• Returns:  Prioritization of cash flow and stability over appreciation can reduce the property’s total income.  As a result, total returns for open-end funds tend to be lower than their closed-end counterparts. 
  • Administration:  Because they are constantly raising capital, the administration of an open-end fund may require more administrative support than their closed-end counterparts.  As a result, they may have higher fees to support the extra staff.  

Examples of open-end funds can include mutual funds, some Real Estate Investment Trusts (REITs), and ETFs.

What is a Closed-End Fund?

Closed-end funds have a predetermined end date, usually 10-12 years from the date of inception.  On occasion, the term can be extended for several years at the discretion of the investment manager and upon approval by investors.  Unlike open-end funds, closed-end funds have a predetermined subscription period.  This means that closed-end funds can only capital during a certain window of time – usually 12-18 months.  After that, they are closed to new capital.

Closed-End Fund Benefits

The closed-end structure offers several benefits:

  • Returns:  Because there is an “expiration date,” closed-end fund managers are incentivized to maximize returns in the short term.  In general, this leads to higher total returns.
  • Return Mix:  Due to their need to maximize short term profits, closed-end fund managers actively seek to sell assets when the market price or valuation is ripe for a significant profit.  Again, this can drive higher returns.
  • Valuations:  A closed-end fund’s return is calculated based on the market value when an investment is sold.  As such, returns and fees tend to be calculated in a more objective manner than an open-end fund. 

Closed-End Fund Risks

There are also several drawbacks to the closed-end structure:

  • Liquidity:  Capital invested in a closed-end fund is locked up for the entirety of the term.  Generally, investors are unable to re-allocate invested capital until the fund has matured, which tends to make a closed-end fund less liquid than an open-end fund.
  • Diversification:  Typically, closed-end fund managers are only able to purchase assets in a predetermined time period – usually the first four to six years of the fund’s life.  As such, there is a tendency to “rush” the deployment of capital, which can result in suboptimal portfolio diversification.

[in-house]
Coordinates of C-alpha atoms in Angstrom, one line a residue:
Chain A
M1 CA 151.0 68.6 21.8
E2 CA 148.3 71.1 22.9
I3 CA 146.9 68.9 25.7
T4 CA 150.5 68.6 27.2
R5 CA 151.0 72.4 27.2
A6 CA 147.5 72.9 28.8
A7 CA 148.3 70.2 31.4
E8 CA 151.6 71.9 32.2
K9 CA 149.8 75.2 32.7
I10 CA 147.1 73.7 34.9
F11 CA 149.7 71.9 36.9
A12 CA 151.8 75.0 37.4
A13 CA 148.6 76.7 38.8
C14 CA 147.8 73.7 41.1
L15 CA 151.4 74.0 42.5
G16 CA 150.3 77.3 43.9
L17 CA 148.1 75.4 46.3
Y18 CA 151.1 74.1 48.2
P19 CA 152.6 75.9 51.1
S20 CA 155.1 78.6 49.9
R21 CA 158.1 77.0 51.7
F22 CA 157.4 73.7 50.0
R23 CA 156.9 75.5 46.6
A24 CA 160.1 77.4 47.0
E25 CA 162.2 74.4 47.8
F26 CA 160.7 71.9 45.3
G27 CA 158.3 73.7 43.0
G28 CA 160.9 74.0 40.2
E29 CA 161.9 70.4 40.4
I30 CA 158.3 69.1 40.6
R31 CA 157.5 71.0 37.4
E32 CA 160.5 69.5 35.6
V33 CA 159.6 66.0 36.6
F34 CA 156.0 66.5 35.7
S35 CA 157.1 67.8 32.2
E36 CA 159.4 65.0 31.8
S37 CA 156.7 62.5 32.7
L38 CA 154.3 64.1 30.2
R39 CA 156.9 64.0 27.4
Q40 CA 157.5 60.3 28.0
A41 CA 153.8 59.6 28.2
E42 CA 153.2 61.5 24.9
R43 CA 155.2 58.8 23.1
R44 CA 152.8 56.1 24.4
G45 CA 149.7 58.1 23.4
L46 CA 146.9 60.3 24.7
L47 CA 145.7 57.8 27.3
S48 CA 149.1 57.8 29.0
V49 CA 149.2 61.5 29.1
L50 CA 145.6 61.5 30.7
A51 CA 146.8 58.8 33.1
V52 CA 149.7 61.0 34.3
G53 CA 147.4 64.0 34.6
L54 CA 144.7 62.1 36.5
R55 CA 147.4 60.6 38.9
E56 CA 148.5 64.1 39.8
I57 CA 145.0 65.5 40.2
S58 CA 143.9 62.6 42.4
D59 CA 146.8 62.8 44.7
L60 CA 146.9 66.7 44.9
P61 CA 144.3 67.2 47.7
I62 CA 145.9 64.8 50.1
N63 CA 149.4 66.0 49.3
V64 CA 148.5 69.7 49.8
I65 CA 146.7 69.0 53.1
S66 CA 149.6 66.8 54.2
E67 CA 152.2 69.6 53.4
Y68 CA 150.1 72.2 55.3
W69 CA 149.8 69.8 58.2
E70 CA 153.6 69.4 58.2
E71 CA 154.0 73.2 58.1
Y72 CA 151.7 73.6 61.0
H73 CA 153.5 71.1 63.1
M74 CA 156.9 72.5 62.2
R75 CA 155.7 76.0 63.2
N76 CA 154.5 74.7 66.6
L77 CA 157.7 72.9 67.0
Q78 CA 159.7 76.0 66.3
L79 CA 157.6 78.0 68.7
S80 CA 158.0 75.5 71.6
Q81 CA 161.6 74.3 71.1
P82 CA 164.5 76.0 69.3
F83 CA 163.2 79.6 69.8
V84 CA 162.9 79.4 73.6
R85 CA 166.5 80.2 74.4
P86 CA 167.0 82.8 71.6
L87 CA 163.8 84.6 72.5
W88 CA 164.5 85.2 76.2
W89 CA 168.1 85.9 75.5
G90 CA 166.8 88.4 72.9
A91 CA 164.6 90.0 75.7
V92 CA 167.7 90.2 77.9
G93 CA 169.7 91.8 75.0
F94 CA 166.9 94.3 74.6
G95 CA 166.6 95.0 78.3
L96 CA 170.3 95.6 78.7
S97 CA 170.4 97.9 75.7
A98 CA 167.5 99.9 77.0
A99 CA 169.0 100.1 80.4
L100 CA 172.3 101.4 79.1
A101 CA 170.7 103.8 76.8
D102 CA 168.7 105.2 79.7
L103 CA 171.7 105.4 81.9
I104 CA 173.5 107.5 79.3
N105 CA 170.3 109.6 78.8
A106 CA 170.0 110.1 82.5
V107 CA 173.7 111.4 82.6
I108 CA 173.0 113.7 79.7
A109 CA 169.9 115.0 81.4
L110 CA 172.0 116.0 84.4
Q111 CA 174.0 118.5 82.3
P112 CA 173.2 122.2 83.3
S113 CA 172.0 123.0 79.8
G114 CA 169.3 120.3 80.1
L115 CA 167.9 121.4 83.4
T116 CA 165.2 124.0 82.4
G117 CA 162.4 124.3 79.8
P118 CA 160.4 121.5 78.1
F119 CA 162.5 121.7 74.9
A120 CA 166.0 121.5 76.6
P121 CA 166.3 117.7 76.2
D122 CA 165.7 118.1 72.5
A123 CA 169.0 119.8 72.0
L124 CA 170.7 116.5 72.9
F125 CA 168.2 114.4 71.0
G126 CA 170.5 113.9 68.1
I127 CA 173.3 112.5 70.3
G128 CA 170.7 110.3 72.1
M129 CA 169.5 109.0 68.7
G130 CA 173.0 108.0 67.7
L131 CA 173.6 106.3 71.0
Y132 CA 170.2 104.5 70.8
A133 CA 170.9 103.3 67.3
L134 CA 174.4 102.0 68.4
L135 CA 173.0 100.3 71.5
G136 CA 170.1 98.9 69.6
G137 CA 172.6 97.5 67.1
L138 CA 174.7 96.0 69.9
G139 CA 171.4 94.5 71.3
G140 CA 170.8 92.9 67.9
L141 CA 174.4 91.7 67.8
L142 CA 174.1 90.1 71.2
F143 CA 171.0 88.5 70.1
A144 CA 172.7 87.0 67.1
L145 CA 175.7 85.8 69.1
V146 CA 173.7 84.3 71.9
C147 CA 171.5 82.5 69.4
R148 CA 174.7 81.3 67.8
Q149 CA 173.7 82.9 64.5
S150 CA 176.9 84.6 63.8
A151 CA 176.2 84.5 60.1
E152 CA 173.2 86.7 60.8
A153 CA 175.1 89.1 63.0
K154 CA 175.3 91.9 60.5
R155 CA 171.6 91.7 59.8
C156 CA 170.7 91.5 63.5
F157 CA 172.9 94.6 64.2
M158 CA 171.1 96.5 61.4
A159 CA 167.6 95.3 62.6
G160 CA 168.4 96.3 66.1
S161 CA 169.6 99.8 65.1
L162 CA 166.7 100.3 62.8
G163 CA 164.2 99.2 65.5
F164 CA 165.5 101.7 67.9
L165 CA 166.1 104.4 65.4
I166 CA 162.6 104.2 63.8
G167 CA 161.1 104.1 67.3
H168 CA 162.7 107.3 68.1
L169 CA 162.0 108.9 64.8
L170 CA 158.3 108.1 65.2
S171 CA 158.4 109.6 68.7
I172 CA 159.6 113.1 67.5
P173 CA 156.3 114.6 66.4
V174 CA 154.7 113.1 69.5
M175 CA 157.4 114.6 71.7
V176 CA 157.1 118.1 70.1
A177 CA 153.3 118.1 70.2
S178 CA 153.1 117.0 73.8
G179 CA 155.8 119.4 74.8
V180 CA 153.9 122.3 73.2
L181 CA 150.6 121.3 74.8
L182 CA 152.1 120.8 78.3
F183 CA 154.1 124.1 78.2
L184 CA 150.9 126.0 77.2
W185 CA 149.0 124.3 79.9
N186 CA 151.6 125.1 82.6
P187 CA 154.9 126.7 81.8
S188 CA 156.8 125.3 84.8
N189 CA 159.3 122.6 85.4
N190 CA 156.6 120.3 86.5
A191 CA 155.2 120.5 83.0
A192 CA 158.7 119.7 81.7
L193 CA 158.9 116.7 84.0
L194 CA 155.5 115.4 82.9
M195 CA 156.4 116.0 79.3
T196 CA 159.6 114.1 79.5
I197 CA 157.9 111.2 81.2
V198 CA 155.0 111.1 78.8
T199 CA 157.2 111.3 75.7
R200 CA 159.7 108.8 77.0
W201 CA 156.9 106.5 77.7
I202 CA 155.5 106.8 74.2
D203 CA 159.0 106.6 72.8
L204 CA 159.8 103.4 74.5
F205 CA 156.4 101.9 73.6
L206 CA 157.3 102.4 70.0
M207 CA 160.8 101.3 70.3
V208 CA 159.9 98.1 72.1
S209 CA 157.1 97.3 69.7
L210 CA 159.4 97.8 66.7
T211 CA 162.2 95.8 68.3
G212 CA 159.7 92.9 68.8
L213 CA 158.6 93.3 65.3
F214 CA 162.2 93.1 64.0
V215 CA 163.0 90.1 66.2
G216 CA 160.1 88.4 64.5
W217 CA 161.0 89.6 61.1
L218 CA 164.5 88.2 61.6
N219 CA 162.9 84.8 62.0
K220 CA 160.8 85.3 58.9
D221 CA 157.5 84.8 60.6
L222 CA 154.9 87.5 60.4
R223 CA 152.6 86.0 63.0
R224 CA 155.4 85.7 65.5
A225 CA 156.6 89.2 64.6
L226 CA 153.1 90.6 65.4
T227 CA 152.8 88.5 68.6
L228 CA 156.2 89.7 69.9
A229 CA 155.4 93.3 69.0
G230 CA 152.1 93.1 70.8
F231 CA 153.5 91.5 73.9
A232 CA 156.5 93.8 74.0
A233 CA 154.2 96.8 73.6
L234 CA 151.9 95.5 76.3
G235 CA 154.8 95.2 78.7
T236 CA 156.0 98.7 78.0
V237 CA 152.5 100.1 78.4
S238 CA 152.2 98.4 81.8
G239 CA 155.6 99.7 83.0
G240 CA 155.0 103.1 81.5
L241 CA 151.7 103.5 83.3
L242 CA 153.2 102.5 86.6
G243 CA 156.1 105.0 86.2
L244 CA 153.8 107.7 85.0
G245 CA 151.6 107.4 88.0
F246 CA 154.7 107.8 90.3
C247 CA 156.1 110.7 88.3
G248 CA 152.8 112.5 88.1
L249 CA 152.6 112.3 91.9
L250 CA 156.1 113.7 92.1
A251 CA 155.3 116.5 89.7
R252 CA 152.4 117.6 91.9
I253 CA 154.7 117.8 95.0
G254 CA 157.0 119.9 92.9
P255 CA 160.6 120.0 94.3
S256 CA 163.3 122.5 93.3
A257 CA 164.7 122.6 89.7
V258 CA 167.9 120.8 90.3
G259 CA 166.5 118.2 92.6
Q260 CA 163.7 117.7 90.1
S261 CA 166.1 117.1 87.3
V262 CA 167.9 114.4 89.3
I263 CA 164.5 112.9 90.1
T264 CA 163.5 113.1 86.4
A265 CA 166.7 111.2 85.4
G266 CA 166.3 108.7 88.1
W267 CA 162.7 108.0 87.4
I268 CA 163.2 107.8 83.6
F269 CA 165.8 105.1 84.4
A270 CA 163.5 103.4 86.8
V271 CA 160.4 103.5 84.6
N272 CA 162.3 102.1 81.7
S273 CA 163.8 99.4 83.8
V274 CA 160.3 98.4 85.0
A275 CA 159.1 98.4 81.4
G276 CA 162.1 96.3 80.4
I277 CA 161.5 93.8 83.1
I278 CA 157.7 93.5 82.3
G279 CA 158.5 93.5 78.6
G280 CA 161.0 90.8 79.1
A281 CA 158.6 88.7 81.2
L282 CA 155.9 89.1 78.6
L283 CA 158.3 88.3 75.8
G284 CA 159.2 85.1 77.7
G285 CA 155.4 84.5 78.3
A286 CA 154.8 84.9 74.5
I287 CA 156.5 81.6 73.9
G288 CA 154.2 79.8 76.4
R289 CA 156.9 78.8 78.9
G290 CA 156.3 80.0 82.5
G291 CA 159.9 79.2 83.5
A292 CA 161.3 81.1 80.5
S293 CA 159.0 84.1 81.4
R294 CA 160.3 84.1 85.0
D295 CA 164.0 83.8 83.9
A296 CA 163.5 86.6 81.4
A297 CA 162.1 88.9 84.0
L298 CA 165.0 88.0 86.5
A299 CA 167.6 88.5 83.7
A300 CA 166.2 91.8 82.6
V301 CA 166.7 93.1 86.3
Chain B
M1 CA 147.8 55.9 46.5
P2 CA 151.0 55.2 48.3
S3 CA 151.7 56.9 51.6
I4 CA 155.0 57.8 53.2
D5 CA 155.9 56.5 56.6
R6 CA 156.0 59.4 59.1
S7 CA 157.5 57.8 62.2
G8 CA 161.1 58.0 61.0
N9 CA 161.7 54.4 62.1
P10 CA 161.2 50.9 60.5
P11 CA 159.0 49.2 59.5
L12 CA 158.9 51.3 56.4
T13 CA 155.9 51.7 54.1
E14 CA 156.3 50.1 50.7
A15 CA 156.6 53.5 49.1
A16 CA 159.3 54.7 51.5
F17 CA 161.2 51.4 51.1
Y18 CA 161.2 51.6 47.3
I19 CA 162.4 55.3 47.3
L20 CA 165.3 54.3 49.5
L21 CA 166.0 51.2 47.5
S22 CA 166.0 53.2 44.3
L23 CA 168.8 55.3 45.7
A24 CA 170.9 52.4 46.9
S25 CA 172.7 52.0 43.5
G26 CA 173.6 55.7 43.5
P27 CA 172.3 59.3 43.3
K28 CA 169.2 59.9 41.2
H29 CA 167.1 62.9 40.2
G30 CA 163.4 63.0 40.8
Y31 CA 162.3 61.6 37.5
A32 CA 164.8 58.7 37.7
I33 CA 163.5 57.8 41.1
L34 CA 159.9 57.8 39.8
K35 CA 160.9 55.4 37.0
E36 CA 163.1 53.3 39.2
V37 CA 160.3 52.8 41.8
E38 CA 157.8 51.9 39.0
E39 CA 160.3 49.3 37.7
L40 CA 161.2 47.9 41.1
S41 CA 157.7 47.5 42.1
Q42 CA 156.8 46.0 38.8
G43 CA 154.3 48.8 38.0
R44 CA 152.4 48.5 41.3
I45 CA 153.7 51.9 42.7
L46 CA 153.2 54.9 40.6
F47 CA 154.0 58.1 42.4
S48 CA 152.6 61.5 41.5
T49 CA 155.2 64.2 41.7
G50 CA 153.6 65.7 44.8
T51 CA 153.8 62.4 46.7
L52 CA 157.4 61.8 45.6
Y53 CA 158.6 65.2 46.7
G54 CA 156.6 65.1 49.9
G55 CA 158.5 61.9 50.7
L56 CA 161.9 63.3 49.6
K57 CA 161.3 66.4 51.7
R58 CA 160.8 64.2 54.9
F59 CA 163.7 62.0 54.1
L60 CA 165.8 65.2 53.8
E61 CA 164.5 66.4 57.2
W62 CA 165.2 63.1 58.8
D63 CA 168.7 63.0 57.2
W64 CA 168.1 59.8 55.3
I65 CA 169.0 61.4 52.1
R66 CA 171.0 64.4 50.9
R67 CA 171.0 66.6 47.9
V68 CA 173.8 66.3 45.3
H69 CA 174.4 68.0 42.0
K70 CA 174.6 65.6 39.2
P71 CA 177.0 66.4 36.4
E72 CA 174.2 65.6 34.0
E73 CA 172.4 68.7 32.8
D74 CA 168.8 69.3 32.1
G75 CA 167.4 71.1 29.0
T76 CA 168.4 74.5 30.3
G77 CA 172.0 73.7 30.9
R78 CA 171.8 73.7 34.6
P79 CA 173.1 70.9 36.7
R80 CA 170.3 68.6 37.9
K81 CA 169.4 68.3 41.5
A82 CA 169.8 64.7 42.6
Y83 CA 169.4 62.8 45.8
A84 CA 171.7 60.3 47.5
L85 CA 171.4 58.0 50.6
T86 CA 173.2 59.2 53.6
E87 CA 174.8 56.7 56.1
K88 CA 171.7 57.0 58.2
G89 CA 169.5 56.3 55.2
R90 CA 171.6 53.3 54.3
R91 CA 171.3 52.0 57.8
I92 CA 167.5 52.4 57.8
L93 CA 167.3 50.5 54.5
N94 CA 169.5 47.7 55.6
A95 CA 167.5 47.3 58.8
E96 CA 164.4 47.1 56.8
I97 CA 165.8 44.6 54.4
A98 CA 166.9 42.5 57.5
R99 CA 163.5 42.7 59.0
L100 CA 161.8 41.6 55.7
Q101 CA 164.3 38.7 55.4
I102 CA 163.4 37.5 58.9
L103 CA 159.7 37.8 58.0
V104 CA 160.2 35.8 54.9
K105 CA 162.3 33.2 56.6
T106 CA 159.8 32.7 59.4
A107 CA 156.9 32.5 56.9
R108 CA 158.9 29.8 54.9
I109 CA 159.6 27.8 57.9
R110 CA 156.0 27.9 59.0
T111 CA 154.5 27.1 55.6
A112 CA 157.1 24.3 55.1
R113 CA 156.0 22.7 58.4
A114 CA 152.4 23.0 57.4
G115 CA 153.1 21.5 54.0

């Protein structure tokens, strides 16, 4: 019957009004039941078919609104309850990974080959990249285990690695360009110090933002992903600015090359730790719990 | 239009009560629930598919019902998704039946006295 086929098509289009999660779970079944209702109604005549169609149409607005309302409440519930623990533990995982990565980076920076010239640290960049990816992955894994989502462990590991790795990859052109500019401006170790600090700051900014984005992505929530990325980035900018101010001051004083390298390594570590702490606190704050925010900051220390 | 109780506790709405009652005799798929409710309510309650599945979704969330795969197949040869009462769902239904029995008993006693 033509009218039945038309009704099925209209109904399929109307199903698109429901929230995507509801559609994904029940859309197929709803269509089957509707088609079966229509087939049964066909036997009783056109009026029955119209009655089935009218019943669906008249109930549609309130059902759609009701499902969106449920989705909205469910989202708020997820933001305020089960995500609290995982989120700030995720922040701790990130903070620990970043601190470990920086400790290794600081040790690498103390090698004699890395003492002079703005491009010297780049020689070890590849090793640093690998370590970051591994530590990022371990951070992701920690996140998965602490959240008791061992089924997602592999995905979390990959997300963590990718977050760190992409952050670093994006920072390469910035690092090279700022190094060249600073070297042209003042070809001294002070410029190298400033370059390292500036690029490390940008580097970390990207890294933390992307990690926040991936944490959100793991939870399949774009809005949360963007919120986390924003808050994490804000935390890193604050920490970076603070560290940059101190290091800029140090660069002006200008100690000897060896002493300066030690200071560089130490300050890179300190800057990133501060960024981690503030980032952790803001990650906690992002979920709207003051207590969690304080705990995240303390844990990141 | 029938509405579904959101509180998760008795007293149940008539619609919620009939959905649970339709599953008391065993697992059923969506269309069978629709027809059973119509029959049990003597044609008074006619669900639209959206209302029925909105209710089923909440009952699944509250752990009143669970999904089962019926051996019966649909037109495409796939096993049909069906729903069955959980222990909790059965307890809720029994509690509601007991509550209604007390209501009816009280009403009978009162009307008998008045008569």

• Transparency:  When an investor is allowed into a closed-end fund, they may have little or no information about the properties in the fund’s portfolio.

When comparing open-end funds and closed-end funds, it is only natural to wonder, which is better?

Closed-End Funds vs. Open-End Funds – Which is Better?

Given the risks and benefits of each, it is tempting to point to one of the above options and say that it is an  objectively better investment.  This logic is flawed.

One isn’t necessarily better than the other, but one may be a better fit for an individual’s personal investment objectives, risk tolerance, and time horizon.  If an investor is looking for stability, cash flow, and a higher degree of liquidity, an open-end fund may be the right option.  Conversely, if an investor is willing to take more risk in pursuit of higher returns and can afford to lock up their capital for an extended period of time, a closed-end fund may be the better option.

Interested In Learning More?

First National Realty Partners is one of the country’s leading private equity commercial real estate investment firms. We leverage our decades of expertise and our available liquidity to find world-class, multi-tenanted assets below intrinsic value. In doing so, we seek to create superior long-term, risk-adjusted returns for our investors while creating strong economic assets for the communities we invest in.

If you are an Accredited Investor and would like to learn more about our investment opportunities, contact us at (800) 605-4966 or info@fnrpusa.com for more information.